Uncle Iroh and the Art of Happiness

Within the past four months, I have watched the entire Avatar: The Last Airbender series, beginning to end, and am starting on round two after buying all three sets of DVDs at Hastings. I love the premise, the story, and the beautiful artistry of it all, but mostly, I love the characters. I see little pieces of myself in all of them: Aang’s struggle to always do the right thing, Katara’s immense ability to care about others, Sokka’s dorkiness, Toph’s desire to do things for herself, even Appa’s hair-shedding and Zuko’s struggle to find himself despite the pressures of his society. One character though, even more than any if the gang, is my most beloved. His gentle manner, his invaluable wisdom, his kind heart, his humble desires, and his capacity to forgive endear Uncle Iroh to me, teaching me the grace of a simple life.

People tell me I’m smart. I guess test scores have proved that in a way. I just think I see things differently than most people. Anyway, these same people tell me that I have to do something “great” with my life, as if all “smart” people have to do something “important” like find the Grand Unified Theory or invent a time machine or cure cancer or become the president. These are expectations that people have actually put on me. And for a girl who loves kids and baking and reading books at home and who cleans therapeutically, that is a heck of a lot of pressure to perform on a level that I don’t even desire to.

I want to be a housewife, a profession which is quickly becoming “old-fashioned” as deemed by the feminist movement. I don’t want a professional career. Sure, I love learning physics. It interests and excites me, and in it I see the glorious, orderly creation of God. But sitting at a desk every day staring at numbers and data and equations is not something that I want to do for the rest of my life. I love the ideas, the beautiful symmetry of the concepts, the way that calculus just makes sense, but this love of abstractions pales in comparison to the love I have for people, for those with flesh and bones, thoughts and opinions, personalities and souls.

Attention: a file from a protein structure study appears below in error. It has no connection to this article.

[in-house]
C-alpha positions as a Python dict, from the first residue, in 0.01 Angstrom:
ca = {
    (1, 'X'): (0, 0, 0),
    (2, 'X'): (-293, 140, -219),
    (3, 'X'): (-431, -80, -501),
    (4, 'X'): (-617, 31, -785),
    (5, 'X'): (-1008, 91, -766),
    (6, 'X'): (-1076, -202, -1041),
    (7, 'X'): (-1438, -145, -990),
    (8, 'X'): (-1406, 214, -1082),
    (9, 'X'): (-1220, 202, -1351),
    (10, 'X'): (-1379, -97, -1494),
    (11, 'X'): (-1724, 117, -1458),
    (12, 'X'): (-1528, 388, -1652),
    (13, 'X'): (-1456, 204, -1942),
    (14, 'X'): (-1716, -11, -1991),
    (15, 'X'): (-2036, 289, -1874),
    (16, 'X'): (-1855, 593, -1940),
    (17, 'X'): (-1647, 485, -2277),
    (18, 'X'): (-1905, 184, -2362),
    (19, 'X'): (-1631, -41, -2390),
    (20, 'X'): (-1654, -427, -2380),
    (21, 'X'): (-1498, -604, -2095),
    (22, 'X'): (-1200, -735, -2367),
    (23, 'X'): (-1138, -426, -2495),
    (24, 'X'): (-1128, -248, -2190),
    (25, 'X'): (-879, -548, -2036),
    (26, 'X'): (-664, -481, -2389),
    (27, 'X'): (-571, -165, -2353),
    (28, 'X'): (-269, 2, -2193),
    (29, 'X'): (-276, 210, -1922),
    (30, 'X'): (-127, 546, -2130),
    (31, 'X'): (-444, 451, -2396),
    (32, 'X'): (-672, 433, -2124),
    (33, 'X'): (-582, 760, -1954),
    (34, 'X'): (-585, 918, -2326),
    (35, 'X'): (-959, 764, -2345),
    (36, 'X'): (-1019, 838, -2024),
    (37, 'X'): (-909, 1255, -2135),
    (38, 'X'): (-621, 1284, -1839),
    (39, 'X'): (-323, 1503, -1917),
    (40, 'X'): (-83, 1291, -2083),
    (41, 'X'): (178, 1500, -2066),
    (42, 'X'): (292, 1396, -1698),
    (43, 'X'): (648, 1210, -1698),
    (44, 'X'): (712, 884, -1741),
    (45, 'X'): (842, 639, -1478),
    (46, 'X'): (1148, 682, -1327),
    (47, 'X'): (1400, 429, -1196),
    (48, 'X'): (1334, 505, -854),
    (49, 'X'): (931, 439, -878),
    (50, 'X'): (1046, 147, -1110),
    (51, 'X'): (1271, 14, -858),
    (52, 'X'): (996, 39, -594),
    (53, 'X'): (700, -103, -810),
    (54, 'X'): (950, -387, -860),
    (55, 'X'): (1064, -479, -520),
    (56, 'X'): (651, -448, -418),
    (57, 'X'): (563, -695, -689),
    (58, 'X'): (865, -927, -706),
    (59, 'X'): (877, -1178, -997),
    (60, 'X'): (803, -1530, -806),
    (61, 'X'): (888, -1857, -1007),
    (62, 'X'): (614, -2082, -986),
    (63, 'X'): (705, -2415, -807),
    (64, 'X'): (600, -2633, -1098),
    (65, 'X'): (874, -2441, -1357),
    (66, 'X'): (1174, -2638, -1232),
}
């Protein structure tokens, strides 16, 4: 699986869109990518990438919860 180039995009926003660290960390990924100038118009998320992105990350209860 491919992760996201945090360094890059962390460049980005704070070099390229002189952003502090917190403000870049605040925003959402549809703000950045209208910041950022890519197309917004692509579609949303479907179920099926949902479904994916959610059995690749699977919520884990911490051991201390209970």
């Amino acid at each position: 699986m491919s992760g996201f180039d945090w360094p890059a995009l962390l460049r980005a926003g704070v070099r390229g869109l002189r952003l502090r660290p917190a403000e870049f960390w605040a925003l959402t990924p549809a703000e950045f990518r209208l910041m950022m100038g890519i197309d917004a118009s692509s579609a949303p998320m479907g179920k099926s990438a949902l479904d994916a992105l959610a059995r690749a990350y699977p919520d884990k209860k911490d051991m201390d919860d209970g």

To me, the mystery of the human soul is more vast even than the mysteries of the expanding universe. Scientists hope that their mystery can be answered by a simple equation; each human soul is so complex that even God’s thoughts about it outnumber the grains of sand. My love for people, a love given to me by my Creator, greatly outweighs my curiosity for physics. It is this love that I want to pursue with my life, not satisfaction of my curiosity, not greatness in the eyes of the world, and definitely not fulfillment of other people’s unrealistic expectations.

Uncle Iroh is a fantastic fire bender (don’t worry-this all ends up being related): he led a siege on Ba Sing Se, was a decorated Fire Nation general, and developed the technique for redirecting lightning. He is also a kind-hearted person: he helps everyone he comes across (just watch Tales of Ba Sing Se for evidence), forgives Zuko in the end, and aspires only to make good tea in his humble shop. Iroh is given a chance at the end of the series (SPOILER ALERT!!!) to help Zuko rule the fire nation, but he chooses to move back to Ba Sing Se to run his tea shop. It is this move that makes me respect and relate to him the most. He is an extremely talented individual who turns down what everyone else would deem an incredible opportunity to do something “important” in favor of a humble life dedicated to helping people and doing what he loves.